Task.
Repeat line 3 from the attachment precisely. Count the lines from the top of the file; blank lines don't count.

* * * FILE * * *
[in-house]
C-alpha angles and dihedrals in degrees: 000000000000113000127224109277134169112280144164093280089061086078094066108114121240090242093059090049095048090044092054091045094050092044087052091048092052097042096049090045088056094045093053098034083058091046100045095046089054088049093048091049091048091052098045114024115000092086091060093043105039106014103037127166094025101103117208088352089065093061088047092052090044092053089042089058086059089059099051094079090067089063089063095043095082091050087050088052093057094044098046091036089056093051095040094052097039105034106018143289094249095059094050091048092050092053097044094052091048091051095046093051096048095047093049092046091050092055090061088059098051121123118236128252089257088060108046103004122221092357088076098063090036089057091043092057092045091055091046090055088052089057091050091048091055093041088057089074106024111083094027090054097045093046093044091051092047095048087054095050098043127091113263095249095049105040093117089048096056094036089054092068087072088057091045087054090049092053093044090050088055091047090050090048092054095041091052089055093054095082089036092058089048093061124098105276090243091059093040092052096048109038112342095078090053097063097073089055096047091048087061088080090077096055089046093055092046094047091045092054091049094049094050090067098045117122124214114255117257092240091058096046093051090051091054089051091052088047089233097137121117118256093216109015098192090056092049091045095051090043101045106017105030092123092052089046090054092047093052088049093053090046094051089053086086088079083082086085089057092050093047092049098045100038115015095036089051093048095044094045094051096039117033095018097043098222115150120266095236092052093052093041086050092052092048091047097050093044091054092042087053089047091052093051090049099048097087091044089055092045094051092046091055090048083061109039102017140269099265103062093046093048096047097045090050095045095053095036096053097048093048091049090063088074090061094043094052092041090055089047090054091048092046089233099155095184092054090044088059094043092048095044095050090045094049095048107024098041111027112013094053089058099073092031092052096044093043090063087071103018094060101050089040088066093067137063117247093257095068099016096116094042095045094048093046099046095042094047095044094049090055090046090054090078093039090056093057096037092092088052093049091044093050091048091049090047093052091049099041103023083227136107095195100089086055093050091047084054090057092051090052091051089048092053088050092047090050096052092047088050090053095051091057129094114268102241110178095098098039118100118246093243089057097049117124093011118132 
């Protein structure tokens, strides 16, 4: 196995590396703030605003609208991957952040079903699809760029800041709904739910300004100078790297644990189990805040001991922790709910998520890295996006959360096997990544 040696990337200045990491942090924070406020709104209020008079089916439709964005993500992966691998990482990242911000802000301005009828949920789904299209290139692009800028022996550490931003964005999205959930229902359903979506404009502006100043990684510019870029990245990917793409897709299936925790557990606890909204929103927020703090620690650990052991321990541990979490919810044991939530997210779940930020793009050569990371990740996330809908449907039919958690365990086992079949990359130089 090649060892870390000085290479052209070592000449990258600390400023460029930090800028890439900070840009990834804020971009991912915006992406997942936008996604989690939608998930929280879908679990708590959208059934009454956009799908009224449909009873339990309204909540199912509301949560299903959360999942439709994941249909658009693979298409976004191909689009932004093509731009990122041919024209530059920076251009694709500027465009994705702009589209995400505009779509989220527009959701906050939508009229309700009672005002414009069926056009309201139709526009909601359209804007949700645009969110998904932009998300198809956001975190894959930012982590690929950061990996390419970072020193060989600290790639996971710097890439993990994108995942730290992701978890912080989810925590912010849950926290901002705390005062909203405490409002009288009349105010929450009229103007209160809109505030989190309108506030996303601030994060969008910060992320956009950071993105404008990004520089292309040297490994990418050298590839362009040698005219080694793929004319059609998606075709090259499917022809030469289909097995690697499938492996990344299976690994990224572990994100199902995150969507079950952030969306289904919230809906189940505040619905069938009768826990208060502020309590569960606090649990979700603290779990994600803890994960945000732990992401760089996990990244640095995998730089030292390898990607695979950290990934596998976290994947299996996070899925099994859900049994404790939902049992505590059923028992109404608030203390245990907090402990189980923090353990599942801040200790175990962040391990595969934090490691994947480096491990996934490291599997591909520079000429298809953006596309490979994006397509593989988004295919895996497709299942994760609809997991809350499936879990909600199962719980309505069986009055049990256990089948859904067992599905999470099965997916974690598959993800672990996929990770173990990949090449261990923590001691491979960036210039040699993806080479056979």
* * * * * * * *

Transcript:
């Protein structure tokens, strides 16, 4: 196995590396703030605003609208991957952040079903699809760029800041709904739910300004100078790297644990189990805040001991922790709910998520890295996006959360096997990544 040696990337200045990491942090924070406020709104209020008079089916439709964005993500992966691998990482990242911000802000301005009828949920789904299209290139692009800028022996550490931003964005999205959930229902359903979506404009502006100043990684510019870029990245990917793409897709299936925790557990606890909204929103927020703090620690650990052991321990541990979490919810044991939530997210779940930020793009050569990371990740996330809908449907039919958690365990086992079949990359130089 090649060892870390000085290479052209070592000449990258600390400023460029930090800028890439900070840009990834804020971009991912915006992406997942936008996604989690939608998930929280879908679990708590959208059934009454956009799908009224449909009873339990309204909540199912509301949560299903959360999942439709994941249909658009693979298409976004191909689009932004093509731009990122041919024209530059920076251009694709500027465009994705702009589209995400505009779509989220527009959701906050939508009229309700009672005002414009069926056009309201139709526009909601359209804007949700645009969110998904932009998300198809956001975190894959930012982590690929950061990996390419970072020193060989600290790639996971710097890439993990994108995942730290992701978890912080989810925590912010849950926290901002705390005062909203405490409002009288009349105010929450009229103007209160809109505030989190309108506030996303601030994060969008910060992320956009950071993105404008990004520089292309040297490994990418050298590839362009040698005219080694793929004319059609998606075709090259499917022809030469289909097995690697499938492996990344299976690994990224572990994100199902995150969507079950952030969306289904919230809906189940505040619905069938009768826990208060502020309590569960606090649990979700603290779990994600803890994960945000732990992401760089996990990244640095995998730089030292390898990607695979950290990934596998976290994947299996996070899925099994859900049994404790939902049992505590059923028992109404608030203390245990907090402990189980923090353990599942801040200790175990962040391990595969934090490691994947480096491990996934490291599997591909520079000429298809953006596309490979994006397509593989988004295919895996497709299942994760609809997991809350499936879990909600199962719980309505069986009055049990256990089948859904067992599905999470099965997916974690598959993800672990996929990770173990990949090449261990923590001691491979960036210039040699993806080479056979």